Music and Mystique in Muscle Shoals

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Pub Date 19 Jul 2022 | Archive Date 1 Jul 2022

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Description

The forceful music that rolled out of Muscle Shoals in the 1960s and 1970s shaped hits by everyone from Wilson Pickett and Aretha Franklin to the Rolling Stones and Paul Simon. Christopher M. Reali's in-depth look at the fabled musical hotbed examines the events and factors that gave the Muscle Shoals sound such a potent cultural power. Many artists trekked to FAME Studios and Muscle Shoals Sound in search of the sound of authentic southern Black music—and at times expressed shock at the mostly white studio musicians waiting to play it for them. Others hoped to draw on the hitmaking production process that defined the scene. Reali also chronicles the overlooked history of Muscle Shoals's impact on country music and describes the region's recent transformation into a tourism destination.

Multifaceted and informed, Music and Mystique in Muscle Shoals reveals the people, place, and events behind one of the most legendary recording scenes in American history.

The forceful music that rolled out of Muscle Shoals in the 1960s and 1970s shaped hits by everyone from Wilson Pickett and Aretha Franklin to the Rolling Stones and Paul Simon. Christopher M...


Advance Praise

"Grounded in oral histories and meticulous archival research, Reali's work takes us deep into the story of the Muscle Shoals sound, providing additional complexity and context that helps to answer the question scholars and music enthusiasts have been asking for over half a century: 'Why Muscle Shoals?'" --Carolyn M. Crawford, Director, Muscle Shoals National Heritage Area


"Reali’s meticulous research--including his use of original oral histories and new archival finds--situates Muscle Shoals’s rich musical history within a broader understanding of its impact on pop music and culture in the United States."--Charles L. Hughes, author of Country Soul: Making Music and Making Race in the American South

"Grounded in oral histories and meticulous archival research, Reali's work takes us deep into the story of the Muscle Shoals sound, providing additional complexity and context that helps to answer...


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Featured Reviews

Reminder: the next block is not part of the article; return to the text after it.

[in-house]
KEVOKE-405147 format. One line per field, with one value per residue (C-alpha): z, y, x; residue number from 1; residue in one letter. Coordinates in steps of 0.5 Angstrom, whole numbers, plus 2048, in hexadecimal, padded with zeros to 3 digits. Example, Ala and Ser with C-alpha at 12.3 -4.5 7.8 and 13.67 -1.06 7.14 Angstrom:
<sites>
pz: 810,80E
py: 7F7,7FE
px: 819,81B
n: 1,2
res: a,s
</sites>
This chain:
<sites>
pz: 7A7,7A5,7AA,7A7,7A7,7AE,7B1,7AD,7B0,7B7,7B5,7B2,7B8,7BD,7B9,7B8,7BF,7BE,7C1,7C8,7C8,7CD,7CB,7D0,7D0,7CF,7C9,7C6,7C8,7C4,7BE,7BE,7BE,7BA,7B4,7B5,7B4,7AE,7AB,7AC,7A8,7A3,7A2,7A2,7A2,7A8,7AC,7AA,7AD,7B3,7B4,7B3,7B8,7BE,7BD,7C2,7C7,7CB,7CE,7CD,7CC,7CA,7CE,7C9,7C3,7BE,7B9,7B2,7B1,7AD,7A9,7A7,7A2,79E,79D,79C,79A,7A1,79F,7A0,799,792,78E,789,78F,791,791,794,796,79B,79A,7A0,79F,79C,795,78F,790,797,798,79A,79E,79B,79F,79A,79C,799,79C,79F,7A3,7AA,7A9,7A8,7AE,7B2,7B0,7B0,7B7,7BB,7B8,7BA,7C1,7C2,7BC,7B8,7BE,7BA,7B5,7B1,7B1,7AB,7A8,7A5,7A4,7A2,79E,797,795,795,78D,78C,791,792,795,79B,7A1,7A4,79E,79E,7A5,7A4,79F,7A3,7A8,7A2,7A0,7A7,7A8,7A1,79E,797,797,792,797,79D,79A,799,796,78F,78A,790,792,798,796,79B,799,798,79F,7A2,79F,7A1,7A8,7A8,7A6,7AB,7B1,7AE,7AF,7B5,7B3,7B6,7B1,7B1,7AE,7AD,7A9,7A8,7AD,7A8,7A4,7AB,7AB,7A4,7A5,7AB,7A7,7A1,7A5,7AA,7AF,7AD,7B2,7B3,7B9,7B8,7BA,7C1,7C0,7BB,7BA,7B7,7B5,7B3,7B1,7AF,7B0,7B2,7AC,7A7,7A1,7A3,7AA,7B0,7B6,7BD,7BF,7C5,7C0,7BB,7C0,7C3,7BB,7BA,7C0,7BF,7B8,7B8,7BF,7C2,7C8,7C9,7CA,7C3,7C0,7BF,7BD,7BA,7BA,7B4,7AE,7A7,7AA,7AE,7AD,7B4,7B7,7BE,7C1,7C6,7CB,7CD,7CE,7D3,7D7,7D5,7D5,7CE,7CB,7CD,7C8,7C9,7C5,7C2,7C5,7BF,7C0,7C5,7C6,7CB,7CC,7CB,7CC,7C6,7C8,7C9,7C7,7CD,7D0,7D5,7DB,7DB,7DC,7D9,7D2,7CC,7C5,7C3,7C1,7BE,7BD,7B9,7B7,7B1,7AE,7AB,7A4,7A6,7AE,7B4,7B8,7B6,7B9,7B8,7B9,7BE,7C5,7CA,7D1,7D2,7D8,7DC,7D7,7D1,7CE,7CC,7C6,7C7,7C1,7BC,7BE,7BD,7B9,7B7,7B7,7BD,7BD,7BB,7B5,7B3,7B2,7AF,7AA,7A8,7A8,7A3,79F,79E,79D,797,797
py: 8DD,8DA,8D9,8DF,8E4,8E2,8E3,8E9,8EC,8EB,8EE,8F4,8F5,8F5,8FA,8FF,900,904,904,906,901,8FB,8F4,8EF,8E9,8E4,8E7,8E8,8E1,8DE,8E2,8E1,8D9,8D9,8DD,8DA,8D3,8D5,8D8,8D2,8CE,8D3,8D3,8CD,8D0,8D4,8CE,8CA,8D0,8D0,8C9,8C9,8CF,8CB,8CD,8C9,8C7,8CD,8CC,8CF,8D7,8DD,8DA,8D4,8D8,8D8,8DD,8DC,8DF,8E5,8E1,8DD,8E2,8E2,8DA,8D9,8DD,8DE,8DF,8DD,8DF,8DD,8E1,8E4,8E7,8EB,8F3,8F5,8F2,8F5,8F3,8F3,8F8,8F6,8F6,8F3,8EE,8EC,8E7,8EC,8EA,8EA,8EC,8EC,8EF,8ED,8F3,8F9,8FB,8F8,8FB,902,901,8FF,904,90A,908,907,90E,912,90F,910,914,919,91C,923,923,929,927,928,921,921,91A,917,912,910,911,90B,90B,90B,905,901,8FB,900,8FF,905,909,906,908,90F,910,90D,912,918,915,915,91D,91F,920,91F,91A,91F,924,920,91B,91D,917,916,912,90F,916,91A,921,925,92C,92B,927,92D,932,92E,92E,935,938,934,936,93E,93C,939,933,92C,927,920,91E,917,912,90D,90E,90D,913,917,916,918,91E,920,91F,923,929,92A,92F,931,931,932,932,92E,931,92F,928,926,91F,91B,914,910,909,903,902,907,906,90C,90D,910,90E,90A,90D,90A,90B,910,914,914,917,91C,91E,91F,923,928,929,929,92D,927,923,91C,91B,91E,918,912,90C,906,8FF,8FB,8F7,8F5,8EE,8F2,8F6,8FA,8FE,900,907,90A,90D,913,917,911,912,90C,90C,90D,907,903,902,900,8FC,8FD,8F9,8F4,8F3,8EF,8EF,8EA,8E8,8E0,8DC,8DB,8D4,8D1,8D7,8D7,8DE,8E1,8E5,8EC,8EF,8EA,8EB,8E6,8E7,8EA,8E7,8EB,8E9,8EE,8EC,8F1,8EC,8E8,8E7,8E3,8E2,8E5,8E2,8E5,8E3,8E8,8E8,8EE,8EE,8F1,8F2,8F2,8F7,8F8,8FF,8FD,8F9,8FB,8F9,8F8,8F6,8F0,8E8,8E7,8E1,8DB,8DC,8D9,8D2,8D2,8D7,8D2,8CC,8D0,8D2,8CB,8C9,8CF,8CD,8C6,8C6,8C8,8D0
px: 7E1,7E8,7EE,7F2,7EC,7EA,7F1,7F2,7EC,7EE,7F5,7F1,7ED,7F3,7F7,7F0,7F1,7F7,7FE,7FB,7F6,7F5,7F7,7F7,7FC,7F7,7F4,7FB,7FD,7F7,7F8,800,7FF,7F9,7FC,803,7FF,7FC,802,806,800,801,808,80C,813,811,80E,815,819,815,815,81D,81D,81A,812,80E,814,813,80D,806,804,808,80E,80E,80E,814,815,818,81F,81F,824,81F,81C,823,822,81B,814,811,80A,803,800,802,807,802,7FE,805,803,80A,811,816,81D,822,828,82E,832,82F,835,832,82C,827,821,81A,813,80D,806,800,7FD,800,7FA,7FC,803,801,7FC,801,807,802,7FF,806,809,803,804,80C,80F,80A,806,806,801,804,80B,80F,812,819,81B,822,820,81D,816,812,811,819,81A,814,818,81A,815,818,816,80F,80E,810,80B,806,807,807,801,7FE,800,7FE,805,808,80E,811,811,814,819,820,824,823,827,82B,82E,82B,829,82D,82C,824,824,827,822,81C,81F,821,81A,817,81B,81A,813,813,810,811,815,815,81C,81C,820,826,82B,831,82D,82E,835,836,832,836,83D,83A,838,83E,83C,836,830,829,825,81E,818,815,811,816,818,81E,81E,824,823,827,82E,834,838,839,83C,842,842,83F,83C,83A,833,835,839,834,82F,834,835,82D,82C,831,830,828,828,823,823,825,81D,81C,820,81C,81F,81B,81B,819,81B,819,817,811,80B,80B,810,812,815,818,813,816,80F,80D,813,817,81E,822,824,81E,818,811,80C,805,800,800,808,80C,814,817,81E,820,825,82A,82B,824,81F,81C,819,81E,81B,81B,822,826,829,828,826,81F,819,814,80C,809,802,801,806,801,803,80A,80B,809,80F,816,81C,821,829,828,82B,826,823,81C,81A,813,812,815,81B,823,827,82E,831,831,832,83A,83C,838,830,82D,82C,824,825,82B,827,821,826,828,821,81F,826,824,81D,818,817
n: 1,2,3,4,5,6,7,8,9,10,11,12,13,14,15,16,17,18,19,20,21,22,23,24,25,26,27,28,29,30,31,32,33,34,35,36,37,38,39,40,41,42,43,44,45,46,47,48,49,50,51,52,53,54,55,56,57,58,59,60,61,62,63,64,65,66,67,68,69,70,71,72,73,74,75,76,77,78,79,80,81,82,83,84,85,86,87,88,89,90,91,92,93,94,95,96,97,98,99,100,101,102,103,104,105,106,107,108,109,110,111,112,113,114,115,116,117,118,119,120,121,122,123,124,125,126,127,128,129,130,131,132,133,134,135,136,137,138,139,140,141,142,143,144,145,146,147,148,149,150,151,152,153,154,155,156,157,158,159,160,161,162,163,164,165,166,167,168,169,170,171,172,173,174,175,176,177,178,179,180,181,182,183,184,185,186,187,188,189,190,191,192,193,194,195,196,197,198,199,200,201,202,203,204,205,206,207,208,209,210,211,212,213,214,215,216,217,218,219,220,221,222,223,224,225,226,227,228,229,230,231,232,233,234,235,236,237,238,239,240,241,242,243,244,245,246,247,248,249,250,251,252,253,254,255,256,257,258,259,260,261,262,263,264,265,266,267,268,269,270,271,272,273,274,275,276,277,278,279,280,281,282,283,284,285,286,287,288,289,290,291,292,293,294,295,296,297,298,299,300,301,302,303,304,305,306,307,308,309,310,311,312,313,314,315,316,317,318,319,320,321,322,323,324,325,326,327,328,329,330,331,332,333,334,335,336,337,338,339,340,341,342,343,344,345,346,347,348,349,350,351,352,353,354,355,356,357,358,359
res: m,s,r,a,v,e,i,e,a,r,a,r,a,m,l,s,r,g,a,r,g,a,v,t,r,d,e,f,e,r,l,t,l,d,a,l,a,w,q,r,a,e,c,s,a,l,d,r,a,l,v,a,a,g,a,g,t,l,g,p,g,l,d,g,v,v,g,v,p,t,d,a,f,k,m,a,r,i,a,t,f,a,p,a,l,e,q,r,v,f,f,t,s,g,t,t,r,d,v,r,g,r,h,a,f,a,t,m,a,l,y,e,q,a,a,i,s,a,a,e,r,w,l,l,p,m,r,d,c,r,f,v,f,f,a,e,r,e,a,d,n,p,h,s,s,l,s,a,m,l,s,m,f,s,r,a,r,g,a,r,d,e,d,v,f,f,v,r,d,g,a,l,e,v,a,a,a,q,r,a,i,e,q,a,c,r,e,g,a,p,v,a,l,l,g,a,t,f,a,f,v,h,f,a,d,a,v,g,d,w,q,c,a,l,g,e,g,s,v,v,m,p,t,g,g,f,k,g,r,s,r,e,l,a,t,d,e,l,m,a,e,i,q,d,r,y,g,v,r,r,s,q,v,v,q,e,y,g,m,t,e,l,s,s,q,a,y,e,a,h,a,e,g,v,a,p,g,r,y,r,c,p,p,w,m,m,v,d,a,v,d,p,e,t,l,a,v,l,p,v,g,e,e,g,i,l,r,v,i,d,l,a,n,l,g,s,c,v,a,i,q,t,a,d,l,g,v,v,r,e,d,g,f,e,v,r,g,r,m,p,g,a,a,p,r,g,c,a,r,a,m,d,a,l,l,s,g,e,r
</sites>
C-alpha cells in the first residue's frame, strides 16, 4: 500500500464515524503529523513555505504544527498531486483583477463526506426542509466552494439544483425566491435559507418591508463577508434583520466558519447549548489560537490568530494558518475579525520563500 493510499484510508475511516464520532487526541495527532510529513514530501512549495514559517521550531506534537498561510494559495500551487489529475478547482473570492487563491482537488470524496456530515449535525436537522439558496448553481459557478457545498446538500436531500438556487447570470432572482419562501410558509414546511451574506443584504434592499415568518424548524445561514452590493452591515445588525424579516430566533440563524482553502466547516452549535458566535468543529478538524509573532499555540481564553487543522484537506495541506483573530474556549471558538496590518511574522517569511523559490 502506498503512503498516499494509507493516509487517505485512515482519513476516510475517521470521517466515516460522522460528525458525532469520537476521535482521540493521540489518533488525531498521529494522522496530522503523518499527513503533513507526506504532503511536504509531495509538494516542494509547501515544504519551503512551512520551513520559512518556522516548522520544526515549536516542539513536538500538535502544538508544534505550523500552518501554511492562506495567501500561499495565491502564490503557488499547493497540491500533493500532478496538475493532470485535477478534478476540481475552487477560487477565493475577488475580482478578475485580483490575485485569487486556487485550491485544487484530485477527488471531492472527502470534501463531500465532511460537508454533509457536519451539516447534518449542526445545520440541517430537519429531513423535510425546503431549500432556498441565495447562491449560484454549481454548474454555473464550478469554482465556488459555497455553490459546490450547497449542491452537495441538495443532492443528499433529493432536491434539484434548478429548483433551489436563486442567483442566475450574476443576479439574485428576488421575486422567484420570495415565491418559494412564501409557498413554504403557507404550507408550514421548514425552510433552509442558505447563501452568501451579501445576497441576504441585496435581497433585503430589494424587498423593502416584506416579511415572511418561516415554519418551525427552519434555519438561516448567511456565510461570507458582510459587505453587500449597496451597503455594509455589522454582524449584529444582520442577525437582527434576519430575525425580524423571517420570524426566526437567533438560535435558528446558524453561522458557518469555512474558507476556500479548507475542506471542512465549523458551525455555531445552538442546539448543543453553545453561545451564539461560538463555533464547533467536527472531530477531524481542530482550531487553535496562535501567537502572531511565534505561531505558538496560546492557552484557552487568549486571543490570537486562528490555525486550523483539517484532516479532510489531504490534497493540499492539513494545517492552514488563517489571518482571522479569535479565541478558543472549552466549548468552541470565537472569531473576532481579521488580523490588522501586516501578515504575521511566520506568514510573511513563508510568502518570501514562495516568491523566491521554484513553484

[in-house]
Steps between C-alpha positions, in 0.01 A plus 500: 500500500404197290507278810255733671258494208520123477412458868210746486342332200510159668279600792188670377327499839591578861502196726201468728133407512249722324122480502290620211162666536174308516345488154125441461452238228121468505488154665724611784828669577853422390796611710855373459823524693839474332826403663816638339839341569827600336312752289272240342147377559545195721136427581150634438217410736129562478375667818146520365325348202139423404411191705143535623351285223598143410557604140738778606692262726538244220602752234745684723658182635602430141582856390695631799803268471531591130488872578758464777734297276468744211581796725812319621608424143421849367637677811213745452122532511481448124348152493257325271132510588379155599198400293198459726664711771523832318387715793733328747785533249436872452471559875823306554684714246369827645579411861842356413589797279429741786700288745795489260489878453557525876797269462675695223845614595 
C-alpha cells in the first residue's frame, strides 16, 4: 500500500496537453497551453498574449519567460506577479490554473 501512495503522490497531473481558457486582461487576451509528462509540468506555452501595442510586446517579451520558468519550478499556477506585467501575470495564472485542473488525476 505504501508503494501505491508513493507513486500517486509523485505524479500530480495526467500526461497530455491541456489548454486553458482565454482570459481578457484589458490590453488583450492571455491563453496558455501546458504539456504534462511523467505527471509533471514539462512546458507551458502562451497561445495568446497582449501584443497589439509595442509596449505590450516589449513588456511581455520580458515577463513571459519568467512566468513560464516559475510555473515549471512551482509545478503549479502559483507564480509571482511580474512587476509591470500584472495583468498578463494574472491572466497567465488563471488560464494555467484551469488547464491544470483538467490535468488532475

I am grateful to NetGalley for providing an advance copy of this book in exchange for my honest review.

Ostensibly this is a book about music made in the Muscle Shoals area of north Alabama. While music and the associated business is central to this book, the author explores many other related topics. History, geography, race relations, local and national culture, politics and economics. How these issues interact and change over time are investigated as is the influence on the music produced by local recording studios. Local history is covered early in the book which then moves on to the music industry of the 1960s and 1970s, probably the most successful and influential years for Muscle Shoals musicians. Changes in local and national musical tastes in recent decades are explained as is the current situation in the Muscle Shoals area and future potential.

The central story is how a small town in northern Alabama became a distinct and influential source of widely loved music in the 1960s and beyond. Other US cities such as Nashville and Detroit are probably better know as areas with a distinct ‘sound’. The Muscle Shoals area of north Alabama and the music produced can also be considered distinct, due to the music writers, publishers, producers, studio musicians and others individual appearing in this book. Of course the singers and bands who’s names are attached the records made in Muscle Shoals also feature prominently in this book. Wilson Pickett, Aretha Franklin, the Rolling Stones, Rod Stewart and Paul Simon, to name a few. Oh, and the Osmond Brothers !

The book begins with a lengthy introduction to the north Alabama region where the town of Muscle Shoals is location. The history of the area is covered including the indigenous peoples, colonisation, the Civil War and the turbulent times of change in the 1960s of the United States. Introduced are concepts of Southern identity, authenticity and myths. And how “…music is woven into the cultural fabric of the area”. The beginnings of the music scene are described, including the studios, publishers, studio musicians and recording artists. Relationships with external centres of music such as New York, Detroit and Nashville are part of this story. An attempt is made in the introduction, and in later chapters to define and understand the so-called Muscle-Shoals sound.

For some readers, the Introduction may be sufficient to provide a feel for and basic understanding of the Muscle Shoals area and the music produced. For those wanting depth and detail to this story, subsequent chapters provide a wealth of information, discussion and explanations. The individuals involved, the business processes, the changes over the years, the influences of public tastes and of course the making of the music, largely by local studio musicians & producers. These are the people who attracted outside artists looking for a distinct sound and hoping for hit records. It is truly remarkable the number of successful hit records that were produced in the Muscle Shoals area from a relatively small group of people.